The Engine Fault Code P0420 : Symptoms – Causes and Solutions. P0420 is without a doubt one of the most commonly encountered car engine diagnostic trouble codes (DTC). DTC is also known as engine codes, fault codes, troubleshooting codes, and so on. Whatever words are used, one thing is certain: something is wrong. But don’t worry. This article will go over the meaning, symptoms, causes, and solutions for fault code P0420.
*P0420 is a generic code used by many car manufacturers, including Honda, Toyota, Nissan, Chevrolet, Ford, Dodge, and BMW. Please leave a comment if you found this guide useful. If readers find this information useful, we may consider writing P0420 articles tailored to specific engines or brands.
DTC P0420 Definition
P0420 is a diagnostic trouble code that means “Catalyst system efficiency below threshold (bank 1).”
This refers to the engine’s catalytic converter(s), which are in charge of breaking down pollutants in the exhaust. Catalysts, also known as cats, are an important part of an engine’s emissions system because they help to reduce harmful gases. DTC P0420 indicates that the catalytic converter on bank 1 is not fully operational.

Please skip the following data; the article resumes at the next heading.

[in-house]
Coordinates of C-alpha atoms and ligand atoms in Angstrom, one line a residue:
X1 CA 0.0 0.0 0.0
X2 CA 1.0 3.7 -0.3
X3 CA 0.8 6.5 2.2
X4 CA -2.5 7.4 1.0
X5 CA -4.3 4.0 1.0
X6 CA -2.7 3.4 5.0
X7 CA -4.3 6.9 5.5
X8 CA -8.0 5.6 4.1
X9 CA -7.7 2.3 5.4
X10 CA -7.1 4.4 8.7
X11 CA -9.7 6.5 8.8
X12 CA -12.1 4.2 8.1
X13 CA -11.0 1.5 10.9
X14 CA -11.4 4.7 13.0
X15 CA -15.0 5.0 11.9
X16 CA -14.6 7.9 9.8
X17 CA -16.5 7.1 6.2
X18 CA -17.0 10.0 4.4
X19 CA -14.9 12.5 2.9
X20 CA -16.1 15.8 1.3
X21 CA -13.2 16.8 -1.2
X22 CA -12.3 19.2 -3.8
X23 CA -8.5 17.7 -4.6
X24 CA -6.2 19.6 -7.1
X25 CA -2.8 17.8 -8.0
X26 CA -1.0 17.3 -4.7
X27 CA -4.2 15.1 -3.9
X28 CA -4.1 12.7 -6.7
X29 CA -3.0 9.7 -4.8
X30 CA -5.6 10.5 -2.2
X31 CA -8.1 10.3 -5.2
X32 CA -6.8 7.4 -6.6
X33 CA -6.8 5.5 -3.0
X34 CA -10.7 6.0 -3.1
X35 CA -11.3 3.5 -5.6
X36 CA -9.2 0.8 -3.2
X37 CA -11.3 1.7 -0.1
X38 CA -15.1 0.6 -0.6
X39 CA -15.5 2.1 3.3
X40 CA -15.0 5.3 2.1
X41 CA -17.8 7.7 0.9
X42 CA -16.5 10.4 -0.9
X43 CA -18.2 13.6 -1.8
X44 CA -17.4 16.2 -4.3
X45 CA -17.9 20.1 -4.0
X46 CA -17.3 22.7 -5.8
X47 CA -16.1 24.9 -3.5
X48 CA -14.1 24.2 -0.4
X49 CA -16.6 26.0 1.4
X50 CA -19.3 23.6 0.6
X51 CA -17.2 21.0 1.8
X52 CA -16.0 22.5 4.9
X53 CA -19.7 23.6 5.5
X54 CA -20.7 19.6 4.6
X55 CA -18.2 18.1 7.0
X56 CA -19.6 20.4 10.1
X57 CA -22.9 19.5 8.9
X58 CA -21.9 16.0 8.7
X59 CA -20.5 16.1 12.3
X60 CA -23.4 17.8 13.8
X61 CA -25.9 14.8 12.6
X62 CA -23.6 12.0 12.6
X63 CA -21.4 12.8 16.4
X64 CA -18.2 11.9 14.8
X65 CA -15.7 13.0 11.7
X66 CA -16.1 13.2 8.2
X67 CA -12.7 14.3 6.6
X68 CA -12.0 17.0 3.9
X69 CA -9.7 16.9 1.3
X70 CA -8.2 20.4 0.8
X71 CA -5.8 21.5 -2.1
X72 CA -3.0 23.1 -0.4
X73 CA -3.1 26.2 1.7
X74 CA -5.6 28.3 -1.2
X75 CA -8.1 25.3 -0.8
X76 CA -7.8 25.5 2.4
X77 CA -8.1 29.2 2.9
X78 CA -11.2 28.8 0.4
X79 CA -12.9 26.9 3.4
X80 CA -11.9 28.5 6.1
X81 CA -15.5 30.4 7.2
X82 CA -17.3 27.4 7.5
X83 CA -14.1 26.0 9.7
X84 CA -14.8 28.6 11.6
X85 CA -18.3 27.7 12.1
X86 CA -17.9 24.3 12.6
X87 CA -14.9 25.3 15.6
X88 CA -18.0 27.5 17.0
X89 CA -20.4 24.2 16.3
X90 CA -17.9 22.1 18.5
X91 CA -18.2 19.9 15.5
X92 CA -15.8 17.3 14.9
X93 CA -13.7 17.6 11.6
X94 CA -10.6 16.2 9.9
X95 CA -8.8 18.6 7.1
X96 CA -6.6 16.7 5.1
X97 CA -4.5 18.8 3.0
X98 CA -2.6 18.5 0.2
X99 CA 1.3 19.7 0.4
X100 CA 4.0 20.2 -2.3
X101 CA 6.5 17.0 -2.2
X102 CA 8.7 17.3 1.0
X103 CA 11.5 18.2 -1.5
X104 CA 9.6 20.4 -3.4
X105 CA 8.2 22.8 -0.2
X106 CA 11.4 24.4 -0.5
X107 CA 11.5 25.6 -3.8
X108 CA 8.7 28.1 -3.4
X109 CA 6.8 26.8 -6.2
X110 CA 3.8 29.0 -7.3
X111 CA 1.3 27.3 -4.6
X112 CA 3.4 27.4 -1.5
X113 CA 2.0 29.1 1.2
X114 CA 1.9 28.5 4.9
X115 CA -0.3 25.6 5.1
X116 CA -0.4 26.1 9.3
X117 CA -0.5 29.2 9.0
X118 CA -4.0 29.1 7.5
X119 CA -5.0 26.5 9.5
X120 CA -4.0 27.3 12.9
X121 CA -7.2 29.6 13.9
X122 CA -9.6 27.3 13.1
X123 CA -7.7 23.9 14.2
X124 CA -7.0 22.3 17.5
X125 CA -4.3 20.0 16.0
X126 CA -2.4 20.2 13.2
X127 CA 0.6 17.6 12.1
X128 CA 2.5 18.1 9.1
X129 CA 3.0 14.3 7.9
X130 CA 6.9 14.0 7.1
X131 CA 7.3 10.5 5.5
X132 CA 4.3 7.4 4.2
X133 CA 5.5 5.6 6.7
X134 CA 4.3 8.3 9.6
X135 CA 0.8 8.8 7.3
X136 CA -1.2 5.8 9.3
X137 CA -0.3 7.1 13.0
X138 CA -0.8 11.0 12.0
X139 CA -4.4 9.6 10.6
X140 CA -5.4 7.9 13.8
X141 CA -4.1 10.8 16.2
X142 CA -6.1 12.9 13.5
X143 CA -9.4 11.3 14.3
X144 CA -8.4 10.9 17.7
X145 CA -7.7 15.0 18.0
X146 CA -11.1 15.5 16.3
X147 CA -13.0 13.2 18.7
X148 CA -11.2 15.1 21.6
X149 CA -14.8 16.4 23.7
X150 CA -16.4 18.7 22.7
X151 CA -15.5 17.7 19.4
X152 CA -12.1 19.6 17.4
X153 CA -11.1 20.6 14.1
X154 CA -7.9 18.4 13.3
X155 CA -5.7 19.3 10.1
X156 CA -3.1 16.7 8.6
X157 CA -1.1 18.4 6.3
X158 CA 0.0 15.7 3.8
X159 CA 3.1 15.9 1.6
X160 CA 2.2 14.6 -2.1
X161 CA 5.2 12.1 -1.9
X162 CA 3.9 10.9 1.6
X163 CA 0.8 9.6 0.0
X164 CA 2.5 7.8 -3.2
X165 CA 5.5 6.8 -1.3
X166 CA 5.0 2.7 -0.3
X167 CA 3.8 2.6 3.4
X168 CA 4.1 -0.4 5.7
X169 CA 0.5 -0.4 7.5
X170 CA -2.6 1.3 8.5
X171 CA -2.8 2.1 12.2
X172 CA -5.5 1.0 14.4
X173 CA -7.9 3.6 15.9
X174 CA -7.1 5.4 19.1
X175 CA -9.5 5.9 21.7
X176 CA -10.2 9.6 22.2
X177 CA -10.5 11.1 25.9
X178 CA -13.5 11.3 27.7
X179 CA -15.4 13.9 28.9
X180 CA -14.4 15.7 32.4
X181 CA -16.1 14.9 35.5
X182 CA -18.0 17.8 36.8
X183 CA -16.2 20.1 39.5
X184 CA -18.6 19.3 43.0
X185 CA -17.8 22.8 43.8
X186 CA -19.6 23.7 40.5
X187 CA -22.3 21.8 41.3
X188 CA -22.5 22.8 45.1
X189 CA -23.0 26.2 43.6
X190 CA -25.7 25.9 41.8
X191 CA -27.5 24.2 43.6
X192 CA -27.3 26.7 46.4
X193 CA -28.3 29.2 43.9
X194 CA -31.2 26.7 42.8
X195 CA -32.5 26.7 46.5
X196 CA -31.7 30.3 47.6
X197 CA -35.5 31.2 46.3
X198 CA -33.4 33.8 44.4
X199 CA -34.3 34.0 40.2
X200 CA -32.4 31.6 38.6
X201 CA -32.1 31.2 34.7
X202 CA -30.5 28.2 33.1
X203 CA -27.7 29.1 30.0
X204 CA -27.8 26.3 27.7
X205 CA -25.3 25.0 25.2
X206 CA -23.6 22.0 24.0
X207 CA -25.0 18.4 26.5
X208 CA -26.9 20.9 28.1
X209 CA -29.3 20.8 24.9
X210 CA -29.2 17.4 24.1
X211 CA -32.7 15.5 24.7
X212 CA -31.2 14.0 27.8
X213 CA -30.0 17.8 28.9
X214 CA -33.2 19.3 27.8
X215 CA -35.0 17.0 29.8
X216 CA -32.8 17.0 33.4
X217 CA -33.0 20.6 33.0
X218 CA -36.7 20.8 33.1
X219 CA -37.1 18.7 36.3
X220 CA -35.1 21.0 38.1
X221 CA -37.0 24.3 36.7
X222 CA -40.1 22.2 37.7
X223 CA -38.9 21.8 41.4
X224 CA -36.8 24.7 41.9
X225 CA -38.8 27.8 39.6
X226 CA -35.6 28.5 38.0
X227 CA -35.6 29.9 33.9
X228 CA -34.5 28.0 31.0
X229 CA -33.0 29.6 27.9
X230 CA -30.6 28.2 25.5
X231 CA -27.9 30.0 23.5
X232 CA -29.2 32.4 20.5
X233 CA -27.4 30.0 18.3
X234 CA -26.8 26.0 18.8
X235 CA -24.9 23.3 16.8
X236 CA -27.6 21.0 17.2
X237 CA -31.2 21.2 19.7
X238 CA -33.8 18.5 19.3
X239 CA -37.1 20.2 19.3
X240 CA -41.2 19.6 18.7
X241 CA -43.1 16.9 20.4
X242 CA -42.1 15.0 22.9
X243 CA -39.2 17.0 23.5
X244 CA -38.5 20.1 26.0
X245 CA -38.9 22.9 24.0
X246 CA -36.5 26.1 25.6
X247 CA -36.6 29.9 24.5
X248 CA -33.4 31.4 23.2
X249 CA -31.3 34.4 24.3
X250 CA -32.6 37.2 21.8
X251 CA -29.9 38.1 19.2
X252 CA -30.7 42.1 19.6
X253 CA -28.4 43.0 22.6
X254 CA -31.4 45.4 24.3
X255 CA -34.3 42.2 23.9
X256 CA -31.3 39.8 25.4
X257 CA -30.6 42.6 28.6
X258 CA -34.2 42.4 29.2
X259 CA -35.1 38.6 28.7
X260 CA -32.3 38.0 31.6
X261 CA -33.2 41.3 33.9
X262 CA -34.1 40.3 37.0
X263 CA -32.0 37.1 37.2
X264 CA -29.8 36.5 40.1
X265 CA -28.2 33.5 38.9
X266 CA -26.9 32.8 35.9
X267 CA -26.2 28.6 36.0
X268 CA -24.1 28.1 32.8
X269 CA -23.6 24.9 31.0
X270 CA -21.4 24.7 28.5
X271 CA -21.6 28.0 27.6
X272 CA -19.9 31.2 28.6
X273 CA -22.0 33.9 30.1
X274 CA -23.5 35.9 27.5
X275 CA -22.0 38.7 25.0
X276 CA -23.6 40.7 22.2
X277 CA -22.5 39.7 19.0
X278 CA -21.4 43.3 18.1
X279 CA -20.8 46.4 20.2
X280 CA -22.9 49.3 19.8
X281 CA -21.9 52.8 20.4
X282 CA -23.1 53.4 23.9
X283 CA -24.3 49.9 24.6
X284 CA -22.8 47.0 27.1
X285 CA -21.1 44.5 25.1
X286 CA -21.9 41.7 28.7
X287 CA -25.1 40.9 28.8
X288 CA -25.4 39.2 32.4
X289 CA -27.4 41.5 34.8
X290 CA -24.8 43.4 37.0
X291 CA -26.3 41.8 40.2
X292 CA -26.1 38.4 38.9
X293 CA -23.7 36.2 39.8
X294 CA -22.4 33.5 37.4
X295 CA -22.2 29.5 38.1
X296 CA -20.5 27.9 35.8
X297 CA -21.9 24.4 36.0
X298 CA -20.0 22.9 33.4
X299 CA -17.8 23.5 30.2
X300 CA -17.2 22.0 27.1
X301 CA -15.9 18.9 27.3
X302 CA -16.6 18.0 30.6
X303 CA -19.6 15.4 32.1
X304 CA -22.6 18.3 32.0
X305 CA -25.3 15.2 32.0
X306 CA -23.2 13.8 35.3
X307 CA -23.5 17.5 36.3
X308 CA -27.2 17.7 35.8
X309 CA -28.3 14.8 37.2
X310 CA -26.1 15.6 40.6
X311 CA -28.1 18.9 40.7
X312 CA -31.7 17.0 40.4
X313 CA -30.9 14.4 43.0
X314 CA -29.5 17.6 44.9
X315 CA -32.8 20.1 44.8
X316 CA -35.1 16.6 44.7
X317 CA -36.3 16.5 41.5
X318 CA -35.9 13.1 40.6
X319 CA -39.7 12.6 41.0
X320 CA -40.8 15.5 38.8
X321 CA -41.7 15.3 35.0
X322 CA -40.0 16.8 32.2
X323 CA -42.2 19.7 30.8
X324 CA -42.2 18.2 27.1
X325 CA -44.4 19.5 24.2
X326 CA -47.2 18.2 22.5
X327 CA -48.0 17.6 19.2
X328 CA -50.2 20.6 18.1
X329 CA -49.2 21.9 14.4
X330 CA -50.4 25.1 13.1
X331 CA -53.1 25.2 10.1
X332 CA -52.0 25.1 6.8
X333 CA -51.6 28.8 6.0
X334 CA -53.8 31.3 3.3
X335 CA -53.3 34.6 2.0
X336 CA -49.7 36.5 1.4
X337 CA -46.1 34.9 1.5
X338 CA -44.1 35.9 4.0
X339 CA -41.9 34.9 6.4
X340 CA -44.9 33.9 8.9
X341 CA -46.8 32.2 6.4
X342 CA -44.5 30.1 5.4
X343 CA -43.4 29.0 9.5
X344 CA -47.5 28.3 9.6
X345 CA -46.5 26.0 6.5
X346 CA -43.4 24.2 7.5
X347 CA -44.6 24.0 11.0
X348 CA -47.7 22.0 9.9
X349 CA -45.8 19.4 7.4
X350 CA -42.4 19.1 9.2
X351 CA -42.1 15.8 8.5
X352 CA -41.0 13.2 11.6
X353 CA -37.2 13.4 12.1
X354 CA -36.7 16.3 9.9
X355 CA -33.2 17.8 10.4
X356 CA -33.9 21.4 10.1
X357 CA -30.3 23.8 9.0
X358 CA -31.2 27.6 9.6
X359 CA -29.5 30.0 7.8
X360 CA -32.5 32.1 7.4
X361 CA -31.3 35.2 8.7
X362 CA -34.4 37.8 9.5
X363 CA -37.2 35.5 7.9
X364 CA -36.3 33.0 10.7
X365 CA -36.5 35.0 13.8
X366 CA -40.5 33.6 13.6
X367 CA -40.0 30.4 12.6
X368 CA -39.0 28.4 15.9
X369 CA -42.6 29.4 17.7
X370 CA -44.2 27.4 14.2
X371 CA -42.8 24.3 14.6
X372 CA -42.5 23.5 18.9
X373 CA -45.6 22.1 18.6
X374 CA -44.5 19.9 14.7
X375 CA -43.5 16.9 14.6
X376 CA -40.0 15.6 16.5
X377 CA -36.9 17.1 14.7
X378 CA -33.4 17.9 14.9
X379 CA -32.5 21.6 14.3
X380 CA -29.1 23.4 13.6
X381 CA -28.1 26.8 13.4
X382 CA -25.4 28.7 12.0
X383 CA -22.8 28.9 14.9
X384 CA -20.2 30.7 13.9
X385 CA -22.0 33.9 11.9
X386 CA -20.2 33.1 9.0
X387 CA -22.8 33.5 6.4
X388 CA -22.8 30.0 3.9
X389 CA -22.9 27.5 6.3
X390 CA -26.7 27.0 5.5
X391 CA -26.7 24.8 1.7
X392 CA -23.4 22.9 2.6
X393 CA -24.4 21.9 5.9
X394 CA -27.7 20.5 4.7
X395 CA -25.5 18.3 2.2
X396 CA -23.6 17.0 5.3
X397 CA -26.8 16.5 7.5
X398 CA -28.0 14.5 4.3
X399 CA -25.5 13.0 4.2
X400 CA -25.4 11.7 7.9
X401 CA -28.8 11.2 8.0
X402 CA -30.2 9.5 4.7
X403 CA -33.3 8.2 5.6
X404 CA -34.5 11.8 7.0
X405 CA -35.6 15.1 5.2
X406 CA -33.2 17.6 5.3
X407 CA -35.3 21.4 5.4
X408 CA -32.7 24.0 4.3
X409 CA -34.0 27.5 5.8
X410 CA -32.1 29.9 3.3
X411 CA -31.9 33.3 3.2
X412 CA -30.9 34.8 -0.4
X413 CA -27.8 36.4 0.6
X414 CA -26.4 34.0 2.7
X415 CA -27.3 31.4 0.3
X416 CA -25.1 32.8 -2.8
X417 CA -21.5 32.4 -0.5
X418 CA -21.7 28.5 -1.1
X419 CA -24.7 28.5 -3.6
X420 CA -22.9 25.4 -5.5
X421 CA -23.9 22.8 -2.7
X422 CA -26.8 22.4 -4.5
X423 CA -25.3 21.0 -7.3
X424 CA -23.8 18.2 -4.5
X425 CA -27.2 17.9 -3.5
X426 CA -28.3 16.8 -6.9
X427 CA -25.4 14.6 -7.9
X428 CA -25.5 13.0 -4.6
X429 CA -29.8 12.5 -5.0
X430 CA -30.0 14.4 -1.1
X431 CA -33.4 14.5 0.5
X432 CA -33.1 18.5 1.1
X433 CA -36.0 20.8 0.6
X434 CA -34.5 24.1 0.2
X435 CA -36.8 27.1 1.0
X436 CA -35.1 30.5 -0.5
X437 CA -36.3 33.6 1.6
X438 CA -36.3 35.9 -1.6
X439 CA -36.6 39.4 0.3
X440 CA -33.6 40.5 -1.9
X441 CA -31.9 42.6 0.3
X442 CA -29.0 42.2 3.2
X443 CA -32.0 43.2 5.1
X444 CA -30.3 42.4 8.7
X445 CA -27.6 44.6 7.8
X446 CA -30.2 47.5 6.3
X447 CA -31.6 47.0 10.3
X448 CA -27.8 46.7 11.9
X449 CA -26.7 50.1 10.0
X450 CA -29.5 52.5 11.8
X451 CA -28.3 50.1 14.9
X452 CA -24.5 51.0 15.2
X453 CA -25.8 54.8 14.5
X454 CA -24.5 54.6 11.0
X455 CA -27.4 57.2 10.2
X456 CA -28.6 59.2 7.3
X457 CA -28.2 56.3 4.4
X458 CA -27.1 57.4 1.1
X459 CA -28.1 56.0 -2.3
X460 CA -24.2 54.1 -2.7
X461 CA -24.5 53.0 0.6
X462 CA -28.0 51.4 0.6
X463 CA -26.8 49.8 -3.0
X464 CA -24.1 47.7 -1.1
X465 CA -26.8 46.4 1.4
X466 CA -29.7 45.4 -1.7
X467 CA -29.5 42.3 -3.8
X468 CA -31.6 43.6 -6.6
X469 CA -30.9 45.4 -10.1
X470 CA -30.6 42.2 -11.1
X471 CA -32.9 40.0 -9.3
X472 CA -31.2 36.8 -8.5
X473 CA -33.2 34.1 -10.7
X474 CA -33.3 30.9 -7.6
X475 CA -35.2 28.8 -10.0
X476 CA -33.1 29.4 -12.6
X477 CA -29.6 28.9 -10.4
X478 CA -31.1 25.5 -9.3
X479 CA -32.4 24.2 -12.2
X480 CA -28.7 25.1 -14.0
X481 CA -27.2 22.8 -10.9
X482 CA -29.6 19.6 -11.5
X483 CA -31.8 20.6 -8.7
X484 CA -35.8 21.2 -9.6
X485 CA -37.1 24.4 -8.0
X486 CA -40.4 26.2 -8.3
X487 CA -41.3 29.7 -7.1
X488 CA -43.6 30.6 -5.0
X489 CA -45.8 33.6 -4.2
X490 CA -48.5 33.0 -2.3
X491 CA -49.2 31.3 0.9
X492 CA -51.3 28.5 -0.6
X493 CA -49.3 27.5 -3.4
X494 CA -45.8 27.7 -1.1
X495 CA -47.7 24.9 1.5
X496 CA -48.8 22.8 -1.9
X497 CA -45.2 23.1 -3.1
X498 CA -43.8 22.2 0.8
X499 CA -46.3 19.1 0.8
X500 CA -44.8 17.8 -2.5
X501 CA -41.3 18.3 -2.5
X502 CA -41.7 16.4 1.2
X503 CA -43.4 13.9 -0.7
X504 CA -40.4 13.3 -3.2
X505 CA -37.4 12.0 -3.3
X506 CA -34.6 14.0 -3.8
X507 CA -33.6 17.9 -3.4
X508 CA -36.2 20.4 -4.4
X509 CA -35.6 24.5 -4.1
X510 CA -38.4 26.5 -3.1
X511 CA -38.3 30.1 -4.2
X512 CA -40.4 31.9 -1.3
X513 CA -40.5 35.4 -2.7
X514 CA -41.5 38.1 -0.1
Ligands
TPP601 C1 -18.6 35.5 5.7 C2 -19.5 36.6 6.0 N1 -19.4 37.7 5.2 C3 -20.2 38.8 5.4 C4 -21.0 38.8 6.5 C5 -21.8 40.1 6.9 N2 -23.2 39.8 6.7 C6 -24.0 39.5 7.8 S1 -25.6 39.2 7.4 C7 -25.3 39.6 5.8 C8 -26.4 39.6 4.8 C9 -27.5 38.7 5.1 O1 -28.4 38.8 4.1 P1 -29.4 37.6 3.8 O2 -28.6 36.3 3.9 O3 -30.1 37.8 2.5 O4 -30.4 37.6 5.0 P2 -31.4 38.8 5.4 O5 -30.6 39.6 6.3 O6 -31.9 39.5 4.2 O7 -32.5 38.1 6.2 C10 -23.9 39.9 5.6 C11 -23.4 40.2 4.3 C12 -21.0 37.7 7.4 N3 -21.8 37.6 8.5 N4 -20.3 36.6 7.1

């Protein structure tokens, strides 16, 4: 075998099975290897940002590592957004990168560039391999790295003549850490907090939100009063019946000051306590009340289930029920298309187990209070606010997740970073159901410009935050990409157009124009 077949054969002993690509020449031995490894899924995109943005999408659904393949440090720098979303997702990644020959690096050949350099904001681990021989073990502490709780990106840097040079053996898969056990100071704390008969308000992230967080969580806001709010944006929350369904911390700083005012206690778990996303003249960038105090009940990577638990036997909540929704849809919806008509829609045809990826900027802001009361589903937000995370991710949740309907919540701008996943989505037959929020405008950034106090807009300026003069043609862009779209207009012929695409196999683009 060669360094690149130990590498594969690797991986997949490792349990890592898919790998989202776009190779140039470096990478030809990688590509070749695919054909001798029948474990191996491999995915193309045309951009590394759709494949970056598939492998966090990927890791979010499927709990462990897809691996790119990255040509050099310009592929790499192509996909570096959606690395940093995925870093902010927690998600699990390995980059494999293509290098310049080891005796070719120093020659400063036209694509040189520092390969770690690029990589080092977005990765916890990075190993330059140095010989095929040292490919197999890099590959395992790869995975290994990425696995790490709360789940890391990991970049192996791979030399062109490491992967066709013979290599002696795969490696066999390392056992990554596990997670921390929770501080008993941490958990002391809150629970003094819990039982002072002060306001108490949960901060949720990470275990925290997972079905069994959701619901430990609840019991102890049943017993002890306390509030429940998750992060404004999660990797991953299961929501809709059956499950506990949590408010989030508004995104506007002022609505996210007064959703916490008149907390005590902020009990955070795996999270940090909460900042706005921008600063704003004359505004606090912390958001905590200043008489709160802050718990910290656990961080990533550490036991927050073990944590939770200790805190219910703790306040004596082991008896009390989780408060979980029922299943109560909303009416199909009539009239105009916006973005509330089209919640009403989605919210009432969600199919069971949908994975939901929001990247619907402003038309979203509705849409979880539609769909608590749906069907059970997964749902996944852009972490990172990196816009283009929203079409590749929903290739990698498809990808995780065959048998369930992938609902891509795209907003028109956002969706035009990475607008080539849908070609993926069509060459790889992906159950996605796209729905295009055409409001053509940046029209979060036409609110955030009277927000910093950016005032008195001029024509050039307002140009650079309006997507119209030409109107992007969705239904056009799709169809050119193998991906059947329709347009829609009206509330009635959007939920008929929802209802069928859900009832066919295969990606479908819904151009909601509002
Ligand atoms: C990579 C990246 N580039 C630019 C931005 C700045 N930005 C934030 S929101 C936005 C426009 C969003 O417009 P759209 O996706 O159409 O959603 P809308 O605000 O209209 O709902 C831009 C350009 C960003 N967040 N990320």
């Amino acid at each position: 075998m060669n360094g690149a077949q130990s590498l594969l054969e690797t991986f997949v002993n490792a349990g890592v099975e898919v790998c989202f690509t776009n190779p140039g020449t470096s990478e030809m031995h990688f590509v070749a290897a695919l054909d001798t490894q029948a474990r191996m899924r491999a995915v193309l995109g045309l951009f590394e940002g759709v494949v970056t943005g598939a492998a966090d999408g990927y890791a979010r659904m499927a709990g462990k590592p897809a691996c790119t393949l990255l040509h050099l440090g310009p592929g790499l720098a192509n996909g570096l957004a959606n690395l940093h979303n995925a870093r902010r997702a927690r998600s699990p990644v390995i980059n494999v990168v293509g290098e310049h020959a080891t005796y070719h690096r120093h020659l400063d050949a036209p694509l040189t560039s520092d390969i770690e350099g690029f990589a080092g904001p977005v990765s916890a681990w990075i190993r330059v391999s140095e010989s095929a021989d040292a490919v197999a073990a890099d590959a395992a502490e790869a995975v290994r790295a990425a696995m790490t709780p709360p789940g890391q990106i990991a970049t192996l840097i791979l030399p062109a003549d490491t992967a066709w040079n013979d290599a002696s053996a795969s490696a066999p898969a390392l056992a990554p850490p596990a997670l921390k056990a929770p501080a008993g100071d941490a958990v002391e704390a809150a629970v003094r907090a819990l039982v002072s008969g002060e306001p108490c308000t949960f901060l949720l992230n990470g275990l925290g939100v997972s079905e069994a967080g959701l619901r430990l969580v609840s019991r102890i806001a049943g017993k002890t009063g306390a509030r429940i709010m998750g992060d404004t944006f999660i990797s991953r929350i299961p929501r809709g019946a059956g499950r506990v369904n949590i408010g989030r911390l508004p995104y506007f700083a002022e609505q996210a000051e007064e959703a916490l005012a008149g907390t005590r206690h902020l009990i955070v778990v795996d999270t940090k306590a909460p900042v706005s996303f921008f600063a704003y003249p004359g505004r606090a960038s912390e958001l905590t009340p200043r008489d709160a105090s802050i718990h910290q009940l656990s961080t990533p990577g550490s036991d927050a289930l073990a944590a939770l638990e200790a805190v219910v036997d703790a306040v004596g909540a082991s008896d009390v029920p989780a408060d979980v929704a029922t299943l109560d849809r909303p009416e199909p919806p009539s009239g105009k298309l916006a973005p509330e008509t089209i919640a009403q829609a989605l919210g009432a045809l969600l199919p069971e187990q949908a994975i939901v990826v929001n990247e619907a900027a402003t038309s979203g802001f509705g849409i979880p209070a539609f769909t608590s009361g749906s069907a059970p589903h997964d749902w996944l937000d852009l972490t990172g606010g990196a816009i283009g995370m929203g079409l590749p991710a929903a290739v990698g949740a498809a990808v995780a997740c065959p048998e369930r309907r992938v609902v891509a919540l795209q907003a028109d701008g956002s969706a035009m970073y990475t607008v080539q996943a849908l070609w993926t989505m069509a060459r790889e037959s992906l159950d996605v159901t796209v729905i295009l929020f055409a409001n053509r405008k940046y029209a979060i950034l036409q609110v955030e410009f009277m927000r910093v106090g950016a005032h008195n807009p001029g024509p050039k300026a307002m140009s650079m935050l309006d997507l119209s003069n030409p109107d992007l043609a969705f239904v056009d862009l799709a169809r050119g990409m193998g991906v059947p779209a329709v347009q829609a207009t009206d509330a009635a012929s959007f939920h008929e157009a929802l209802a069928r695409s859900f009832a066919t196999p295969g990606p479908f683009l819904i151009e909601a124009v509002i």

However, it is not always the catalytic converter that fails. There are numerous other causes that could result in fault P0420. However, the code indicates that something is wrong with the catalyst/emissions system.
Symptoms of Fault Code P0420
Among the symptoms of P0420 catalyst system efficiency below the threshold are:
- Engine light on (CEL, MIL, etc)
- The odor of raw exhaust
- Inadequate fuel economy
AFR lean or fat?
The most obvious indicator will be scanning the engine computer via the OBDII port and seeing the code appear. It’s common for DTC P0420 to throw a check engine light. A raw exhaust smell can be caused by exhaust leaks or poorly functioning catalytic converters. This smells like rotten eggs or sulfur. These are the most common P0420 symptoms. You may notice poor fuel economy in some cases.
Misfires, air-fuel ratios too lean or rich, power loss, and misc. symptoms may also occur. However, these are usually symptoms of another underlying problem that could be causing DTC P0420. Anyway, we’ll return to this point in the section on the causes of fault code P0420.
DTC P0420: How Serious Is It?
Engine fault P0420 is not usually an emergency. The problem is unlikely to cause serious drivability or reliability issues. However, your engine may be emitting more harmful emissions because the catalyst system on bank 1 is underperforming. As a result, along with the check engine light, you are unlikely to pass emissions inspections.